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“Take out a piece of paper and a pen. Now I would like for you to write down 10 of what you consider to be your Greatest Weaknesses.”

That is how the workshop began. The workshop presenter, a well groomed man in his early 40’s, gave us around ten minutes to compile our list of weaknesses. I don’t recall at all what I wrote down then; which is good, according to the insights he shared over the rest of this exercise.

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“Now then, on a separate piece of paper, please write down a list of what you perceive to be your 10 Greatest Strengths. I’d like for you to rank order these strengths of yours from one to ten, with ten being your highest, greatest strength of all.”

I seem to recall a few of these even today, forty years later. “A good listener” was on the list (I don’t think at the top); “persistent” was probably there, too; “a Friend” I am guessing I would also have included on my self-perceived list of strengths at that time.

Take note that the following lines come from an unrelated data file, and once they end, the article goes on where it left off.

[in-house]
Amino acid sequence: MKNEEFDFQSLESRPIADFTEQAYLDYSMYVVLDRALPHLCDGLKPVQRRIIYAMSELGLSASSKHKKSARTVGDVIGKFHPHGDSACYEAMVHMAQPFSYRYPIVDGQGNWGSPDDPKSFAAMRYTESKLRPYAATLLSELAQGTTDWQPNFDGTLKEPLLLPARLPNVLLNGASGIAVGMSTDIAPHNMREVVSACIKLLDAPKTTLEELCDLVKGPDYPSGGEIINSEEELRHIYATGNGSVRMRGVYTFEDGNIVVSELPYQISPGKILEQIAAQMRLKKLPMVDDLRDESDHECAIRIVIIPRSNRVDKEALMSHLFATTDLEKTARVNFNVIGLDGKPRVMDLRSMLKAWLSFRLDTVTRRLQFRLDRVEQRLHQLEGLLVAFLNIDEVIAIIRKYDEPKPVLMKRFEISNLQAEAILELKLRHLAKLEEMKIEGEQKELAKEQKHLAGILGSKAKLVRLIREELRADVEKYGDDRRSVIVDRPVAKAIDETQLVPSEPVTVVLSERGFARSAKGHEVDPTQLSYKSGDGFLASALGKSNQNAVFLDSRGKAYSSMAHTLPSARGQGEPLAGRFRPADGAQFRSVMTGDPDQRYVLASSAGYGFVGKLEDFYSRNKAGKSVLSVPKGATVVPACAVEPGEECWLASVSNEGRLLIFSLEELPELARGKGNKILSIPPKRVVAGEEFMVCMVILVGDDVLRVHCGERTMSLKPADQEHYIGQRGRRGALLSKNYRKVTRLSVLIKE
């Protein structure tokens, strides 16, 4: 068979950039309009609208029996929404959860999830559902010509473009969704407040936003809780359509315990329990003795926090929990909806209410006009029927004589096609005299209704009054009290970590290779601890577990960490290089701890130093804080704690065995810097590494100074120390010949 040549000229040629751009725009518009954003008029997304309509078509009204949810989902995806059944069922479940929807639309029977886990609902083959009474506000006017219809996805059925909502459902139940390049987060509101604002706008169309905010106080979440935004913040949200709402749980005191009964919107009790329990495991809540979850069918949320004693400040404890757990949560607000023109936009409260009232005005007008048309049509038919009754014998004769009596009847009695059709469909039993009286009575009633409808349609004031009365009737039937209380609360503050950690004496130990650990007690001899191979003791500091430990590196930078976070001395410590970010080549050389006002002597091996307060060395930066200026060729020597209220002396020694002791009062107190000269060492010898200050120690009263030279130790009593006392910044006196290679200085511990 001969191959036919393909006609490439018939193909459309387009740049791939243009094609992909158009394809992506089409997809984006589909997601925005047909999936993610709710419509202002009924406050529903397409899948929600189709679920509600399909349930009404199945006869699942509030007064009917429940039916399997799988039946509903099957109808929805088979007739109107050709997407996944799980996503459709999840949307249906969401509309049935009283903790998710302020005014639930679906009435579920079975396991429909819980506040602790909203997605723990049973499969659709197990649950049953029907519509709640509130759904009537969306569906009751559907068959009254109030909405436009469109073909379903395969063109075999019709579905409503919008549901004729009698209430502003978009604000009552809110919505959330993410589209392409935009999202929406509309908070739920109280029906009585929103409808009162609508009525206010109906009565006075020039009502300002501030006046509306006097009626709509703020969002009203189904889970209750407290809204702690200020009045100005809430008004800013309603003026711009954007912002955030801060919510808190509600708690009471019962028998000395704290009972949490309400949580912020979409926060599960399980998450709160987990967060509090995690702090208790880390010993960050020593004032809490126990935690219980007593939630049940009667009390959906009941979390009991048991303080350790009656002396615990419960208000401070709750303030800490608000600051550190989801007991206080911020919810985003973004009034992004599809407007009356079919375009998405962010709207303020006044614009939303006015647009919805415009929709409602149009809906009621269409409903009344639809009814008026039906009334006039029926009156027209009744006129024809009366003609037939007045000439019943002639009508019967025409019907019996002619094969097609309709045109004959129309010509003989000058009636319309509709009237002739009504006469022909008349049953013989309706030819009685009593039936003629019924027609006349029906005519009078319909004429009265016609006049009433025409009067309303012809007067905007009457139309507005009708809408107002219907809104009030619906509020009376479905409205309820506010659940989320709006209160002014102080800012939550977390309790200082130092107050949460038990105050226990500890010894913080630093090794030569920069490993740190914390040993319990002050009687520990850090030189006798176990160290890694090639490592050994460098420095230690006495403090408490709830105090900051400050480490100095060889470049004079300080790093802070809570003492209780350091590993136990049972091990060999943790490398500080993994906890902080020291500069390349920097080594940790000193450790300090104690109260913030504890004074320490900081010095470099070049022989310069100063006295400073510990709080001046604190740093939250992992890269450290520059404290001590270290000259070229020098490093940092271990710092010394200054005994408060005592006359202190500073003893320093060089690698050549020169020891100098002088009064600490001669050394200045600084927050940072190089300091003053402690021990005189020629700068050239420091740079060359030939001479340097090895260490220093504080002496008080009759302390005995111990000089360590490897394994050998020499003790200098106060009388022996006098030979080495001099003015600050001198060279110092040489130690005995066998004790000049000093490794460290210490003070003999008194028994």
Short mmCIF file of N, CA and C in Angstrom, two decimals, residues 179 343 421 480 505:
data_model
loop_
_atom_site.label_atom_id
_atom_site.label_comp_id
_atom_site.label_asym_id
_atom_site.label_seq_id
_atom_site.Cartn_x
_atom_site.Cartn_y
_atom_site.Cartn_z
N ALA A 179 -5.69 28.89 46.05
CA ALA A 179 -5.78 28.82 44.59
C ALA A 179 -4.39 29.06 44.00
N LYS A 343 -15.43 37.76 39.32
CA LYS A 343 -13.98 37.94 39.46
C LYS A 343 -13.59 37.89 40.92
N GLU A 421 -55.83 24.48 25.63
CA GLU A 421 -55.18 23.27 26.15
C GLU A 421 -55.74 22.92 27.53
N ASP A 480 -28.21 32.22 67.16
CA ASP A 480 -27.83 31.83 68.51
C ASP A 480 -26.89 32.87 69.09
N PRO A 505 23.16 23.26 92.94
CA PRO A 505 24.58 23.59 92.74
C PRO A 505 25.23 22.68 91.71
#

“Now then, please take out your page with the list of your perceived weaknesses. I would like for you to TEAR THIS UP.  Please throw the paper scraps away in the waste basket that I will now pass around the room.”

Hmm! I was surprised. I thought for sure we would be focusing on those weaknesses to learn how to “build our strengths.”

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“Never focus on your weaknesses,” the creativity consultant stated. “If you were ready to deal with them, they probably wouldn’t  be on your list of weaknesses anyway.  Instead,” he invited, “ ALWAYS CONCENTRATE ON DEVELOPING WHAT YOU ALREADY FIND TO BE YOUR STRENGTHS.  IF YOU DEVELOP YOUR STRENGTHS FURTHER, SOME DAY YOU WILL LOOK BACK TO FIND THAT SOME OF WHAT YOU WOULD HAVE COUNTED AS WEAKNESSES ARE NOW AMONG YOUR STRENGTHS, TOO!”